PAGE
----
Most encouraging to see the editorial "Is Barr railroading Canberrans?" (Forum, February 27, p6) in which The Canberra Times has, for the first time, come out and seriously questioned the strategy and motives behind the Barr government's plan for light rail. The leader-writer has hit the nail on the head by saying that the government's intentions "look increasingly like a plan whose overriding aim is to maximise returns from land sales and development deals".
Could this explain the government's stubborn persistence with the tram plan in the face of expert technical and economic advise that it is inappropriate, uneconomic and based on outdated technology?
Sandy Paine, Griffith
Dying with dignity
Contrary to Susan McDougall's view (Letters, March 3), it is precisely because politicians like Jeremy Hanson empathise with aged people that they oppose euthanasia, which is the logical end-point of a system that denies human rights to elderly and disabled people.
It would subject people further to doctors' power over life, health and death. I would introduce the need to prove one's eligibility for doctor-induced-death, forcing people to jump through bureaucratic hoops.
There is no dignity in this. If our elders and those of us with disabilities were able to attain real dignity in living, including quality palliative care at the end of life, there may well be fewer calls for euthanasia laws.
Daniel Pask, Ainslie
Right now, I am feeling sick and under stress. The stress is because it's time for my Health Fund Bupa to advise me of my new premium. Can I still afford the cover?
I get sick because every February I witness the same old pantomime from successive health ministers. Regardless of who it is, or what party they're from, the minister pretends to be outraged at the applications for approval of premium increases from the funds which have appeared on the minister's desk. Accusations of gouging are thrown around via the media, with threats that approval for the increases, which are always twice inflation, will be withheld.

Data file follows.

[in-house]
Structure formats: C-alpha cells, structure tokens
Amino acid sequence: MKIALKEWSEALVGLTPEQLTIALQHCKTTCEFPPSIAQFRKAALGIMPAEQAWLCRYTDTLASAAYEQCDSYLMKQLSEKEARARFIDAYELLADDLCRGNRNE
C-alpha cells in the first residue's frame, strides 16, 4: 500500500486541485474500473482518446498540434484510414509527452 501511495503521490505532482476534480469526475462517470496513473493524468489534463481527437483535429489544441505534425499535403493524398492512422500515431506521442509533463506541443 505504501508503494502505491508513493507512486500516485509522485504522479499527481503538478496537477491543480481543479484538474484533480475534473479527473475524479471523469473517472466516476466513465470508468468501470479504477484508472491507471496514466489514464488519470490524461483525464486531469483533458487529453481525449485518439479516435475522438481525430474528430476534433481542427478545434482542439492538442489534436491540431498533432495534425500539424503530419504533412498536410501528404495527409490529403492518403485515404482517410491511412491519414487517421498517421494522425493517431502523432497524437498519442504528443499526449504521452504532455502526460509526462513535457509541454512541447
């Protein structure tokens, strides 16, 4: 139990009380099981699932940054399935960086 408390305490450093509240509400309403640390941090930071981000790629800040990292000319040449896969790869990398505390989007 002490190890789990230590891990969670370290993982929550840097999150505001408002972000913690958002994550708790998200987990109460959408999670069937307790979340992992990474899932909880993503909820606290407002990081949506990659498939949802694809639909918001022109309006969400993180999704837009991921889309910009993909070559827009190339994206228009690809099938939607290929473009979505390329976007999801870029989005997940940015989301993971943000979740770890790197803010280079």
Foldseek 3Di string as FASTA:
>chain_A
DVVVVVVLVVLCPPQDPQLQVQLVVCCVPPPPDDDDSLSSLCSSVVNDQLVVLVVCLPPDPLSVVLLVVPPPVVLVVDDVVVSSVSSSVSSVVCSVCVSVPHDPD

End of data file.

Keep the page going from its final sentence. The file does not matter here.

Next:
It's all a farce. After three weeks the increases are waived through, and no minister to my knowledge has ever refused approval, particularly if they are part of a Liberal government.
W.A. Brown, Holt
Significant site needs serious attention
Tell me, please, that David Ellery is being merely tongue-in-cheek with his Gang-gang column about Mount Ainslie ("Our hilltop doesn't need a lift", Gang-gang, March 2, p10). I suspect not, which makes his assertions (that Mount Ainslie doesn't need a "lift", "that it 'aint broke, so don't fix it", and that it is in reasonable order) at best misguided, at worst a bizarre distortion of what all Mount Ainslie visitors actually see every time they visit.
Ellery is right about one thing: Mount Ainslie is "not over-egged". I'll say, it's grossly under-egged to the point of being an embarrassment.
Here is arguably the most symbolically and historically significant, gorgeous view in Canberra, the Marion Mahony View no less, and it desperately needs a bit of attention, some TLC. The native plantings that went in sometime in the early 1980s are tired; the infrastructure is chipped, or broken, or just plain sad; and the precinct needs a loo.
So I welcome this initiative of the NCA and ACT government. Some design sophistication that might cost the taxpayer a few bob will always be money well spent in a city that is still conspicuously short of artistic imagination.
Oh, and I reckon Walter and Marion would both be in favour of a serious freshen-up.
David Headon, Melba
Driverless cars here
Apparently we can look forward to seeing driverless cars on the road in future. Well, here in Canberra they are already commonplace.
I see them every day. You know, where someone in the driver's seat is happily texting or making a phone call, or doing hair and make-up, or knitting or reading a book.
I only hope the new technology includes improved features – such as the capacity to indicate, keep up with the traffic and stay in one lane.
Keith Young, Bungendore, NSW
Government's hard line on wages is putting our businesses in peril